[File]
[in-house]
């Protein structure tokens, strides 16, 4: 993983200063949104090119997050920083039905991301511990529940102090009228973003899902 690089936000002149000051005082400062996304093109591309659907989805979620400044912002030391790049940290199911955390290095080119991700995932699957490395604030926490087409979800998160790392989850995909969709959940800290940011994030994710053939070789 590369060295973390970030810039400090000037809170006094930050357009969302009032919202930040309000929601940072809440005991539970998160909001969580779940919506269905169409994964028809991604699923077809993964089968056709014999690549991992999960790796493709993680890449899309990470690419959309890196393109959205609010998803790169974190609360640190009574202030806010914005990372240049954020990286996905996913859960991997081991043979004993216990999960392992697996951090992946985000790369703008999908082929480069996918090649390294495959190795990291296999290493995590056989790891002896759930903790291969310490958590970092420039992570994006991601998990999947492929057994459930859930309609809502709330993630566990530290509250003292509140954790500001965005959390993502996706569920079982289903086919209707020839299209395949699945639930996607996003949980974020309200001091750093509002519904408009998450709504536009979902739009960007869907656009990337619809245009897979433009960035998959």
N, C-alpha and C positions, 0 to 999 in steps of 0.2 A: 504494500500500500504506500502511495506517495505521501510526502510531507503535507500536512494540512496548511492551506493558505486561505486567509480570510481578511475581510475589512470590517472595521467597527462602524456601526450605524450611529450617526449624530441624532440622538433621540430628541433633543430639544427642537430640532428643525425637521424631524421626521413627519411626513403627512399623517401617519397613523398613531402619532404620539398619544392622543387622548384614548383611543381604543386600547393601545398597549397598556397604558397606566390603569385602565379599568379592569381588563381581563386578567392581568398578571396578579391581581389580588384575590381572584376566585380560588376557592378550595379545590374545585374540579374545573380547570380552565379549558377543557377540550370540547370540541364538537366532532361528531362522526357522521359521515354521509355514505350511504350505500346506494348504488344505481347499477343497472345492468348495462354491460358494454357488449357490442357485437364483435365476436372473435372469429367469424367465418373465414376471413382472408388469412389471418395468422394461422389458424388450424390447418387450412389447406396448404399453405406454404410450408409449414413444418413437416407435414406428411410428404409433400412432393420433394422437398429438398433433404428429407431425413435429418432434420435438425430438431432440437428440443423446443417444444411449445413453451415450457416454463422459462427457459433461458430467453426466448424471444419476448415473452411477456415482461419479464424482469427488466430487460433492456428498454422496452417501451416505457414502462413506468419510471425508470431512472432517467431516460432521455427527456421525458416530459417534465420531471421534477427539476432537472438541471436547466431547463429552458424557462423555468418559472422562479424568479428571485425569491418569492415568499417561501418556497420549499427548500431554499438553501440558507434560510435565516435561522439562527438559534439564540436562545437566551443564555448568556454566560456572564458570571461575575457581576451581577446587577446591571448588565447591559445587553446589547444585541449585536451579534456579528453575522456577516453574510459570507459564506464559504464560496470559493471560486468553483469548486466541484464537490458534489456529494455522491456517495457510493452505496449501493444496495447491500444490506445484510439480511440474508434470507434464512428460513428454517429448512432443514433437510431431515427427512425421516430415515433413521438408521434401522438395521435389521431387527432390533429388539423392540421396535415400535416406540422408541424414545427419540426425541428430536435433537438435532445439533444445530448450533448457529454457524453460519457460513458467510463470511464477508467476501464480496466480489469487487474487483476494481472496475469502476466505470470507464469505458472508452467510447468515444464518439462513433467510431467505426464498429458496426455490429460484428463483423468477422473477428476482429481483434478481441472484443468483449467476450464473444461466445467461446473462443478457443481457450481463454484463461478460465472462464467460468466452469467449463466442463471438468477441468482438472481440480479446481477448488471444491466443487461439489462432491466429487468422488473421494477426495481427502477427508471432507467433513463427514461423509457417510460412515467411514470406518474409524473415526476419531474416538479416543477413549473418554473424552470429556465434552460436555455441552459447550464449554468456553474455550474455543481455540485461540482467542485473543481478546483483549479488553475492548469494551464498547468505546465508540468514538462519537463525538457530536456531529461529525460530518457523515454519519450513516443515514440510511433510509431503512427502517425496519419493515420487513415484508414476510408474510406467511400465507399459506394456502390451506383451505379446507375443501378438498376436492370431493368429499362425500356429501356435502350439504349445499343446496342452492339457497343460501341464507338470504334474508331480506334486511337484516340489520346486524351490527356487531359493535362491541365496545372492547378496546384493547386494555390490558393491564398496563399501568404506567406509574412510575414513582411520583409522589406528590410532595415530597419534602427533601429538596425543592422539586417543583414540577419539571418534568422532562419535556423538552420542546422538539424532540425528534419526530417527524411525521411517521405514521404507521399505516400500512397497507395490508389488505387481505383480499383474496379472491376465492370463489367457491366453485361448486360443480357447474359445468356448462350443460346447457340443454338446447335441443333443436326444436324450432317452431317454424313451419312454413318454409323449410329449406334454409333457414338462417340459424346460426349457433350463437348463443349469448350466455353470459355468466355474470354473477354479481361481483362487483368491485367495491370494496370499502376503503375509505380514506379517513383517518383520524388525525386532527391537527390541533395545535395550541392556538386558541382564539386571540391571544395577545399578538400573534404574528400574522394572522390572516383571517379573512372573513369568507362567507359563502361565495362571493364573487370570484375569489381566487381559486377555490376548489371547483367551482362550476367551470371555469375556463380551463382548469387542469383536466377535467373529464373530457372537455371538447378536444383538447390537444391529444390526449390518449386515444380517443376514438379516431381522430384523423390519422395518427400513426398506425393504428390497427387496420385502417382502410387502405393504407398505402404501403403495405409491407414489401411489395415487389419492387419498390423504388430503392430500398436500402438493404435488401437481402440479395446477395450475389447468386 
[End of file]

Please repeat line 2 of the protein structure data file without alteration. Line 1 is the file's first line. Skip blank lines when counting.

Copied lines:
């Protein structure tokens, strides 16, 4: 993983200063949104090119997050920083039905991301511990529940102090009228973003899902 690089936000002149000051005082400062996304093109591309659907989805979620400044912002030391790049940290199911955390290095080119991700995932699957490395604030926490087409979800998160790392989850995909969709959940800290940011994030994710053939070789 590369060295973390970030810039400090000037809170006094930050357009969302009032919202930040309000929601940072809440005991539970998160909001969580779940919506269905169409994964028809991604699923077809993964089968056709014999690549991992999960790796493709993680890449899309990470690419959309890196393109959205609010998803790169974190609360640190009574202030806010914005990372240049954020990286996905996913859960991997081991043979004993216990999960392992697996951090992946985000790369703008999908082929480069996918090649390294495959190795990291296999290493995590056989790891002896759930903790291969310490958590970092420039992570994006991601998990999947492929057994459930859930309609809502709330993630566990530290509250003292509140954790500001965005959390993502996706569920079982289903086919209707020839299209395949699945639930996607996003949980974020309200001091750093509002519904408009998450709504536009979902739009960007869907656009990337619809245009897979433009960035998959």